At reserve, hopping and flapping creates lessons about the birds

December 19, 2004|By Matthew Kasper | Matthew Kasper,SPECIAL TO THE SUN

With only seven days left until Christmas, 6-year-old Gabriel Webster still wasn't sure yesterday what presents he wants. But if you ask him about his favorite bird, it's a no-brainer - the penguin.

"I like them because they waddle," Gabriel said, collecting sticks and trying to keep pace with the 11 other people looking for birds in the woods of the Otter Point Creek nature reserve.

Gabriel, of Bel Air, was one of six children who participated yesterday morning in the "Bopping with the Birds" event at the Anita C. Leight Estuary Center, where they mimicked the movement of birds to music before going into the Harford County woods to try to spot them.

"Bopping with the Birds" was one of seven children's and family events scheduled this month and next month at the center on Otter Point Road. The activities in the winter program include following fox trails and learning to cook outdoors.

"It's difficult to bird [watch] with kids," said park naturalist Becky Gallo. She said the combination of dancing and outdoor exploring is a way to teach children about animals.

"Younger kids think all birds fly," Gallo said, "To actually do the movements helps them learn more."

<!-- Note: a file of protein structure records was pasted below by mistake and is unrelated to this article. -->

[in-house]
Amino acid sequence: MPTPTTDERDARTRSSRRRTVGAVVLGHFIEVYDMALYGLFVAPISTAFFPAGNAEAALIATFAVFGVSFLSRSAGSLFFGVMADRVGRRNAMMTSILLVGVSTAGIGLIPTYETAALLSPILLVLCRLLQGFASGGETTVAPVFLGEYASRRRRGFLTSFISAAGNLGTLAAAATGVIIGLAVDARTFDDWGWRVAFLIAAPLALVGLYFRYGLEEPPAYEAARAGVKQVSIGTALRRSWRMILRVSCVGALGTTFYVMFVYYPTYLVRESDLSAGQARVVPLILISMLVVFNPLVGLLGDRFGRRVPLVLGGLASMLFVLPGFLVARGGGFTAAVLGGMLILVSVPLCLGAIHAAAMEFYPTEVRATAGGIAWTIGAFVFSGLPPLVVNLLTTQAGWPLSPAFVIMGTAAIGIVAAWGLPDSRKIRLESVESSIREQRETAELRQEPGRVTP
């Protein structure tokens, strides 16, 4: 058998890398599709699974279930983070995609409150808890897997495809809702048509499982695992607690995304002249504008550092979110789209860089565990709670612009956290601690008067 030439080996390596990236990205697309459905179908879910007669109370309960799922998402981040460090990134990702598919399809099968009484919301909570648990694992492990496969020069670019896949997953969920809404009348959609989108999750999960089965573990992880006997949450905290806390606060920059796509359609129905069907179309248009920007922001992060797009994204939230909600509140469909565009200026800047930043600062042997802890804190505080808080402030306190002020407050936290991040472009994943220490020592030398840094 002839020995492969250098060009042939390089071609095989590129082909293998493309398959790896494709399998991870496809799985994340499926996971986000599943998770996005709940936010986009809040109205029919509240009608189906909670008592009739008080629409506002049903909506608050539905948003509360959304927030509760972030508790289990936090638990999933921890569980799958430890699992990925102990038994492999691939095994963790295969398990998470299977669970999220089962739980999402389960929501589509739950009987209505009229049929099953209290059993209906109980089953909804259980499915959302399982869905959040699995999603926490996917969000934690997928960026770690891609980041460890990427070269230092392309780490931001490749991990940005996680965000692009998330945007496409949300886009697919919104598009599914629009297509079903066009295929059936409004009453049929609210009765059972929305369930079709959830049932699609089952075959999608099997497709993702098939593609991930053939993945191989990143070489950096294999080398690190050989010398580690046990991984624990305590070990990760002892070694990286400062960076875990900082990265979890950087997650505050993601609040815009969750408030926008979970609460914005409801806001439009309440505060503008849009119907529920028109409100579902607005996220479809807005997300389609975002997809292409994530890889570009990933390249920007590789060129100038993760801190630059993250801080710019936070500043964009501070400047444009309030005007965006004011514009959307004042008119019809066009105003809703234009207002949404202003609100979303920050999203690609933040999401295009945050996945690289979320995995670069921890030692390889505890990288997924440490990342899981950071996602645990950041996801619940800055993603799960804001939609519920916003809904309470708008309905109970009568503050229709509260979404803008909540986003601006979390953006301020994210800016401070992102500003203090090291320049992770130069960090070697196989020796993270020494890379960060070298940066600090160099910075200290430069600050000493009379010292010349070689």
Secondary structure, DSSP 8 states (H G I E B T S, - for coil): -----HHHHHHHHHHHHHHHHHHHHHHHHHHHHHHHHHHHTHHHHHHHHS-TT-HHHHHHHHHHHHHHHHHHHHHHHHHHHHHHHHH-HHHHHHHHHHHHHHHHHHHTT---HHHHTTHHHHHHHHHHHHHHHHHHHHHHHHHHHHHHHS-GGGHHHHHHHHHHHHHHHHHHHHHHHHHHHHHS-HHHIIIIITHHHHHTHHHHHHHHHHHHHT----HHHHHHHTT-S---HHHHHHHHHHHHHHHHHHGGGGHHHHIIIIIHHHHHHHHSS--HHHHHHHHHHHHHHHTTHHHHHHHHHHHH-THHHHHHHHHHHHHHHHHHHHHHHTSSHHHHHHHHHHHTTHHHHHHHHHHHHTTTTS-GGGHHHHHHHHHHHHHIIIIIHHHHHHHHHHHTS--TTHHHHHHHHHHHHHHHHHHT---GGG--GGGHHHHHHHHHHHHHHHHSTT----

So, to the rhythm of the "Mexican Hat Dance," they hopped like sparrows.

To the quick "Flight of the Bumblebee" they flapped their arms like hummingbirds.

"These guys are like the helicopters of the bird world," Gallo told the children as she flapped her arms. "Quick! Quick! Quick! Keep your arms going. You can stop and drink, but keep them going."

Giggling and cracking gap-toothed smiles, the children raced around the room, except for 4-year-old Olivia Webster, Gabriel's sister, who said the dance was making her too tired.

North Harford Elementary School third-grader Leah Jacobson seemed to enjoy the pigeon dance as she bopped her head back and forth to the beat of pigeon-inspired music.

The turkey vulture, Gallo said, was her favorite because of its ability to ride on thermal heat waves in the air.

Before the dancing, Gallo used pictures to help the bird lessons sink in.

"Sparrows have beaks made for seeds, so they do a lot of hopping so they can get their food," Gallo said.

"Can you find them in the city?" asked Lydia Braun, a third-grader at North Harford.

"You can find them in the city," Gallo told her.

For more information about events, call 410-612- 1688. Admission is free or $5, depending on the event.

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